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AgNet to facilitate $3.4bn new agribusiness investments by 2023.

Roland Oroh, is the founder and director of Nigeria Agribusiness Register. The organisation is launching AgNet today (Thursday 14 March 2019) – an outreach programme of the Nigeria Agribusiness Register. Oroh spoke to Daily Trust on what informed the decision to launch the programme. Excerpt:

What is AgNet all about and what is the objective of its launch?

AgNet stands for Agribusiness Networking, and this networking is an outreach programme of the Nigeria Agribusiness Register. The Register came into being to facilitate $3.4 billion in new agribusiness investments by 2023 from domestic and foreign sources through the provision of free and chargeable business development services to capital providers and project promoters.

The Register is designed to be operated as a private-public partnership initiative. It will serve five functions, firstly, to identify and track agribusiness investments that are above $1 million (or less in some cases) in investment value in selected value chains (like a yellow page of some sort). Secondly, it is to attract and operationalize new domestic and foreign direct investment projects.  Thirdly, to provide statistical data and information for measuring employment and inclusive growth in agribusiness demography.

Fourthly, it is to provide business development services to listed businesses to strengthen and support the expansion of their operations in sales, distribution, hiring, and management. Lastly, to promote new agriculture technology ventures through incubation support services in partnership with the relevant government agencies  in Nigeria.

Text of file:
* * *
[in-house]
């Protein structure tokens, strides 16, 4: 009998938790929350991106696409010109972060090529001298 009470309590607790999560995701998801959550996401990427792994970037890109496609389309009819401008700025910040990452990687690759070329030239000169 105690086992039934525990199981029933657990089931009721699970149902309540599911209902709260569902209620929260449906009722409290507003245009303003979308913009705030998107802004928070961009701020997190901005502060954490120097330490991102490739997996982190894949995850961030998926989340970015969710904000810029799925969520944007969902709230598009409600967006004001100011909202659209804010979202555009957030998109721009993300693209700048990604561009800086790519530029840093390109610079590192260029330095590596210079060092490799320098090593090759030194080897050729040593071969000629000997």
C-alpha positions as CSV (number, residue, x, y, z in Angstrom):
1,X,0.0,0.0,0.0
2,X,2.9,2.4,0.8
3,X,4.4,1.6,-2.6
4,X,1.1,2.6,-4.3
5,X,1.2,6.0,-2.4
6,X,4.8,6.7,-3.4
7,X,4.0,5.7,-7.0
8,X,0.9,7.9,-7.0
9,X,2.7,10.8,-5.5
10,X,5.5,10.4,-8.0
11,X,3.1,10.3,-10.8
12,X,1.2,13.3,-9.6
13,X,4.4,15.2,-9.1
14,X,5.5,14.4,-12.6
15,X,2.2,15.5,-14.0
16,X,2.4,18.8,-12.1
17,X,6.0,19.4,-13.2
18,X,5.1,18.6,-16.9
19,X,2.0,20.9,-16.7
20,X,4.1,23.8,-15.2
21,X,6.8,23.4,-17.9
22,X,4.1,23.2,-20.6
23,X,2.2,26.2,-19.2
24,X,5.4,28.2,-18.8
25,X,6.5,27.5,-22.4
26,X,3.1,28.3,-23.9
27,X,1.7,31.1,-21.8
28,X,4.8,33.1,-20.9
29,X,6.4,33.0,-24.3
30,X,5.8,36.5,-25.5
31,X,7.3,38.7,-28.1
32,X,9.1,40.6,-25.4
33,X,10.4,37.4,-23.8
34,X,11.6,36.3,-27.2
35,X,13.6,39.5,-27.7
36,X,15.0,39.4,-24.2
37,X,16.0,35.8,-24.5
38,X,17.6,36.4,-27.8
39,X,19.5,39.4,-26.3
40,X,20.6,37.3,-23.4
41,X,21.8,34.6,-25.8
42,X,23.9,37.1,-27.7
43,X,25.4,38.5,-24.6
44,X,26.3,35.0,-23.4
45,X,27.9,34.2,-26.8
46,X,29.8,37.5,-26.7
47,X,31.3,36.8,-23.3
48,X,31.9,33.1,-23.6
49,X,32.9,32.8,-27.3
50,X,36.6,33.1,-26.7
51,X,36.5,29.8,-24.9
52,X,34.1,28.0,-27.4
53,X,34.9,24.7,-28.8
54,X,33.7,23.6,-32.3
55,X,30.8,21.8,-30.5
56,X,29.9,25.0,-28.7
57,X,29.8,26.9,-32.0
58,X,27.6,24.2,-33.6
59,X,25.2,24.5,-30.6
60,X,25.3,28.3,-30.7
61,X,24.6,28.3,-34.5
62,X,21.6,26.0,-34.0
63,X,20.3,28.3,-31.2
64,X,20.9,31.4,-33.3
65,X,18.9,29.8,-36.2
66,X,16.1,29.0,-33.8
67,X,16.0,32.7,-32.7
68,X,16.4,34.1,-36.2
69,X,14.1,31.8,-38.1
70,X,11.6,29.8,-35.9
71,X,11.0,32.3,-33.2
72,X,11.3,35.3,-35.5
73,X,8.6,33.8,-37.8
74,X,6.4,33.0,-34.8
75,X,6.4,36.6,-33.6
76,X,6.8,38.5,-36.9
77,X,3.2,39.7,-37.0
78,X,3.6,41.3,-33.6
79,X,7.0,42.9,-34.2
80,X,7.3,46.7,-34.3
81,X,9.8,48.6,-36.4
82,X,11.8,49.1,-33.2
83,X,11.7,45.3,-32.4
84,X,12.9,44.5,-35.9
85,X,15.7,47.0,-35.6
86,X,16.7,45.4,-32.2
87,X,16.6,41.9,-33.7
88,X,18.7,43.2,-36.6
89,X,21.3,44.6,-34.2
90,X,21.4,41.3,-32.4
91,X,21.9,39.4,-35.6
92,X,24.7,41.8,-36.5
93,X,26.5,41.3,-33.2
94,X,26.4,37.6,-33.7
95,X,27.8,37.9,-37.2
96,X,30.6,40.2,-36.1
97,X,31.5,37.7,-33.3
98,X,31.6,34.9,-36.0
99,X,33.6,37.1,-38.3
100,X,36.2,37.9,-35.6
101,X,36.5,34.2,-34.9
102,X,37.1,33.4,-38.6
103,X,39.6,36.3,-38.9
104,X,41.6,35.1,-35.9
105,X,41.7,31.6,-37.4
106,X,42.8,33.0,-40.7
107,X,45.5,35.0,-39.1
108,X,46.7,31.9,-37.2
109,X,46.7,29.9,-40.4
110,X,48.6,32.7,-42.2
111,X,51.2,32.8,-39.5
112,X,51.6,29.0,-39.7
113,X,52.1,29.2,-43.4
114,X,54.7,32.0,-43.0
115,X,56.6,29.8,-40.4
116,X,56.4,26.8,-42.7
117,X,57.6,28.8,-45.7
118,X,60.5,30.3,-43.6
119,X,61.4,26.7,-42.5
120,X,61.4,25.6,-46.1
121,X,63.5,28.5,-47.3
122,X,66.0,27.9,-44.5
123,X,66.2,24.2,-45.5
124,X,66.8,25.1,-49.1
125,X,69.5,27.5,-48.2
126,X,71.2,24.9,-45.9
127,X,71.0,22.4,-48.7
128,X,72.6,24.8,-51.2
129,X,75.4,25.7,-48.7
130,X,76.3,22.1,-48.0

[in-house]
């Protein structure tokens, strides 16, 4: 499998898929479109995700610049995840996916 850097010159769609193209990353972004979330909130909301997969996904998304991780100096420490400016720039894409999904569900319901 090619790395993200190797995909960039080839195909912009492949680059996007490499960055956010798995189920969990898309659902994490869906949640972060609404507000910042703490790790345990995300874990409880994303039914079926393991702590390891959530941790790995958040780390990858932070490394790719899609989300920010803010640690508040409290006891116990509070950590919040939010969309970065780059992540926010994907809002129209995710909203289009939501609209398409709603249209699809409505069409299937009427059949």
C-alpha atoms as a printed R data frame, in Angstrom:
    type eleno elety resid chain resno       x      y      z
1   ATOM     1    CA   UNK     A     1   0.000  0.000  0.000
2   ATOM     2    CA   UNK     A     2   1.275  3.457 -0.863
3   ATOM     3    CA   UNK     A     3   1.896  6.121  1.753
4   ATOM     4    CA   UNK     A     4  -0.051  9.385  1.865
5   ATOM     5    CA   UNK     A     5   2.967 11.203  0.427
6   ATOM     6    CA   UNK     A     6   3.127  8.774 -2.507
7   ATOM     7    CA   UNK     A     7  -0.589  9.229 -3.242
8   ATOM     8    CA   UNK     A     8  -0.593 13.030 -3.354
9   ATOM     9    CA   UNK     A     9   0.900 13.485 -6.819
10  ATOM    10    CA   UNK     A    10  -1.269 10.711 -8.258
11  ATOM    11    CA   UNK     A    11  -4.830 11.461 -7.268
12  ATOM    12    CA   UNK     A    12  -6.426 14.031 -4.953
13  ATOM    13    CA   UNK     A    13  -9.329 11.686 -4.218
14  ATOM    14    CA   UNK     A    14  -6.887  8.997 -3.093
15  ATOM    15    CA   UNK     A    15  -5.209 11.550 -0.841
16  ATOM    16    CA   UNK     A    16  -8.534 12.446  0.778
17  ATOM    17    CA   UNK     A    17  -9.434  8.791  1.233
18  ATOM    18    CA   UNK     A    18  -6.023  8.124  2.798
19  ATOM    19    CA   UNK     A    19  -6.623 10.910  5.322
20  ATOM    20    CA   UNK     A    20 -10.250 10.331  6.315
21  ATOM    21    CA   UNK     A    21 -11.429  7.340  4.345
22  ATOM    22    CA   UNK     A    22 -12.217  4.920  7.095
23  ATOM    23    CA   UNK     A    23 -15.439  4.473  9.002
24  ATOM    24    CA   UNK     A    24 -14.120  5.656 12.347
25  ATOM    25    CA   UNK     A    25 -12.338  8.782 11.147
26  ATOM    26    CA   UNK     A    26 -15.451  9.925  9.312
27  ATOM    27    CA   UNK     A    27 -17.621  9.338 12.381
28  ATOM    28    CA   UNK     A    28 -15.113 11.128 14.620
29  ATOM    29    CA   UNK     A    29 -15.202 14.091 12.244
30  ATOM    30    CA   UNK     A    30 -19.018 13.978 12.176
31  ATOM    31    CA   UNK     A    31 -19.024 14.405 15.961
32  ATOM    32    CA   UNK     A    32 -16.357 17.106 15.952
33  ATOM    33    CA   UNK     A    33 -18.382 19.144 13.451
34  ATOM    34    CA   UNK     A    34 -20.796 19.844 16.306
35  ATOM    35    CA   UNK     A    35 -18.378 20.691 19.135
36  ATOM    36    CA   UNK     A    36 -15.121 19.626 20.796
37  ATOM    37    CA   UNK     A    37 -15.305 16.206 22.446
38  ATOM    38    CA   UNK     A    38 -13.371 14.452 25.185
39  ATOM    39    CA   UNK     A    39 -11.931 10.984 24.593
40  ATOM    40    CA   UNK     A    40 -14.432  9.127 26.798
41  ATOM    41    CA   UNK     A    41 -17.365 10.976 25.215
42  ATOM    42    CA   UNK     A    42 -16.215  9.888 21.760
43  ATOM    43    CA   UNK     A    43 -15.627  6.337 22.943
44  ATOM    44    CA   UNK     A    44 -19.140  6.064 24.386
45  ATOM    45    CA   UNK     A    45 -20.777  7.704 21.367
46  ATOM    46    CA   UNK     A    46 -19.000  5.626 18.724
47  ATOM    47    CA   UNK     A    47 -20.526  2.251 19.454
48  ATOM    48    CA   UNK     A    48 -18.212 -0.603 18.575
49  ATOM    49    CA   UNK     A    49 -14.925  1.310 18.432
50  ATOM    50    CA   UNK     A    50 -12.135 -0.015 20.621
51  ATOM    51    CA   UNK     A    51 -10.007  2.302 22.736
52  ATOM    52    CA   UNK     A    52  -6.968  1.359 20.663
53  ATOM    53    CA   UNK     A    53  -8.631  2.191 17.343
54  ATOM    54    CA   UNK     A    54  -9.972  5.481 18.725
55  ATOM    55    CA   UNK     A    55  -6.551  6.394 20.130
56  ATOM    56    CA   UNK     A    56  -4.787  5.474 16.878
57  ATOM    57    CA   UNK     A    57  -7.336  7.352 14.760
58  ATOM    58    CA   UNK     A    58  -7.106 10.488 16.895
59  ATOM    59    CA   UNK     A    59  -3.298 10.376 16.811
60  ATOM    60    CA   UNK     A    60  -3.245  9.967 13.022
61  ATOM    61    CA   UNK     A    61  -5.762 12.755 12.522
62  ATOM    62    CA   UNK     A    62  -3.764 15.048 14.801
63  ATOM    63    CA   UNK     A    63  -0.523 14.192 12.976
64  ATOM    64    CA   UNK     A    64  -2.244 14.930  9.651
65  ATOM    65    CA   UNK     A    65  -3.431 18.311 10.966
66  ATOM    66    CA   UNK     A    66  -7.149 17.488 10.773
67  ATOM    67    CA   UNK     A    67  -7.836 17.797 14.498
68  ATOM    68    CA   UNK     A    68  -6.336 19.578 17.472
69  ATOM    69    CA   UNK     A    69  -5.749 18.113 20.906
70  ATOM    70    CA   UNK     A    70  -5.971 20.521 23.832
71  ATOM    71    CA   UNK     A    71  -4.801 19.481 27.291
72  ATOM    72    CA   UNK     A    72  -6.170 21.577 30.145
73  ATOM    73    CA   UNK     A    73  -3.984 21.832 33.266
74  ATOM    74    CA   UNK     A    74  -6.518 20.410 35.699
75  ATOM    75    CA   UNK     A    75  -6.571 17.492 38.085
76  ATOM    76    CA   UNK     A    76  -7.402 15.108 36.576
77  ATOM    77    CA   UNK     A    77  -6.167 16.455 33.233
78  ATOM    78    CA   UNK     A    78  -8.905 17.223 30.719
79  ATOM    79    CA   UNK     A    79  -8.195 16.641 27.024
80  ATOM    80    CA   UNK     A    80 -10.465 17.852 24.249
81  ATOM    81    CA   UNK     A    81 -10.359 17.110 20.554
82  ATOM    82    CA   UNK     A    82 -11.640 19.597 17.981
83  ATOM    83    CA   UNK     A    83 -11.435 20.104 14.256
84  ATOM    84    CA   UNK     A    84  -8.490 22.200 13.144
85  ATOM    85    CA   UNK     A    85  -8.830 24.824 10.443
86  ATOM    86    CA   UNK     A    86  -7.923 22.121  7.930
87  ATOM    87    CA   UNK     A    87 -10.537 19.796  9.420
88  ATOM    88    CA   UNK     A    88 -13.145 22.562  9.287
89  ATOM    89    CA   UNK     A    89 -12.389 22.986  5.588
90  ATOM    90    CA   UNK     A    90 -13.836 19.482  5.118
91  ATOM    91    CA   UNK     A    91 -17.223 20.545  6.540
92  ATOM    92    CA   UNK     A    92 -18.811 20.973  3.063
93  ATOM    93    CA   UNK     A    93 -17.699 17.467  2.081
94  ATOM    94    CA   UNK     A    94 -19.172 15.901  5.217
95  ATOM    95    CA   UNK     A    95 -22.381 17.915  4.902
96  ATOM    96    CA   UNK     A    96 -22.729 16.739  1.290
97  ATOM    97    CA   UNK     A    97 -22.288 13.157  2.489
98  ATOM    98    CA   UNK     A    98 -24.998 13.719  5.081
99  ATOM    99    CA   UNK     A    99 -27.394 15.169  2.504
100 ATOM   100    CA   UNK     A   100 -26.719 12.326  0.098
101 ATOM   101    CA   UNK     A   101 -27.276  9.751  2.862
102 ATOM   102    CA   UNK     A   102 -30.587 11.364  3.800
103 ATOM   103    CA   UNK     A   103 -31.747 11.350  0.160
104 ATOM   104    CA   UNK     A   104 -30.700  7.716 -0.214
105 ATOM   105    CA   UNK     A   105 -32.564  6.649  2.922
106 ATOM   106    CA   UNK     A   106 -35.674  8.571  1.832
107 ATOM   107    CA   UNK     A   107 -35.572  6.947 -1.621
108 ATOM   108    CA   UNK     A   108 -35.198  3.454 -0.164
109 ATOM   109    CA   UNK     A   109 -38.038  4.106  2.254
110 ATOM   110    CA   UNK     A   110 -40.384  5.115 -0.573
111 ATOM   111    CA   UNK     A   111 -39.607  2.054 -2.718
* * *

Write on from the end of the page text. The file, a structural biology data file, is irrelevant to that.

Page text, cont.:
So AgNet comes in on the second objective of the Register, namely to provide an opportunity for project promoters to meet with alternative fund providers so that new and expanding agribusiness projects can network with fund providers for deals to happen.

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  What specific areas of agriculture is this programme going to focus on?

AgNet will cover innovations and dynamic business models in agribusiness from primary production, aggregation, and processing including logistics, warehousing and cold storage investment projects. In addition, agricultural technology (agtech), climate-smart, gender inclusive, renewable energy (cleantech) projects are encouraged and will be weighted heavily.

We are constantly researching the funding side to know what the different funding interests are and what sorts of projects specific fund providers are looking for and then match them with projects in those areas. We also prepare project promoters on basic pitching techniques and support in business plan development and offer other relevant kinds of support. So we are more like a matchmaking service so projects can get funding more easily.

How is this initiative going to benefit farmers, processors, and other actors in the sector?

Ultimately, the beneficiaries will be farmers, aggregators and processors. Recently, the Hon Minister of State for Agriculture, Senator Heinekein Lokpobiri, was quoted as saying the biggest problem of Nigeria’s agriculture is funding. Finance that is patient and affordable is required to put all the factors of production together to drive growth in the sector. Banks generally are finding it difficult to fund the agric sector. Though they are trying their best, more needs to be done so that the potentials of the sector can be realised.

Nigeria has 84 million hectares of arable land, out of which only 40% is cultivated and only about 10% is optimally cultivated. Recognising farmland and agribusiness investments generally as an alternative asset class and allowing long term funding from pension fund assets will greatly benefit farmers and others within the value chain. Farmers will have more options to sell their produce if there are more processing facilities and aggregation centres.

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Processors need to develop market channels and distribution networks and promote their brands in domestic and regional markets considering the possibilities of trading within the ECOWAS regional market and further broader within the new African Continental Free Trade Agreement with over 1.3 billion Africa-wide consumers. So ultimately, identifying alternative funding for agribusiness will be beneficial to all.

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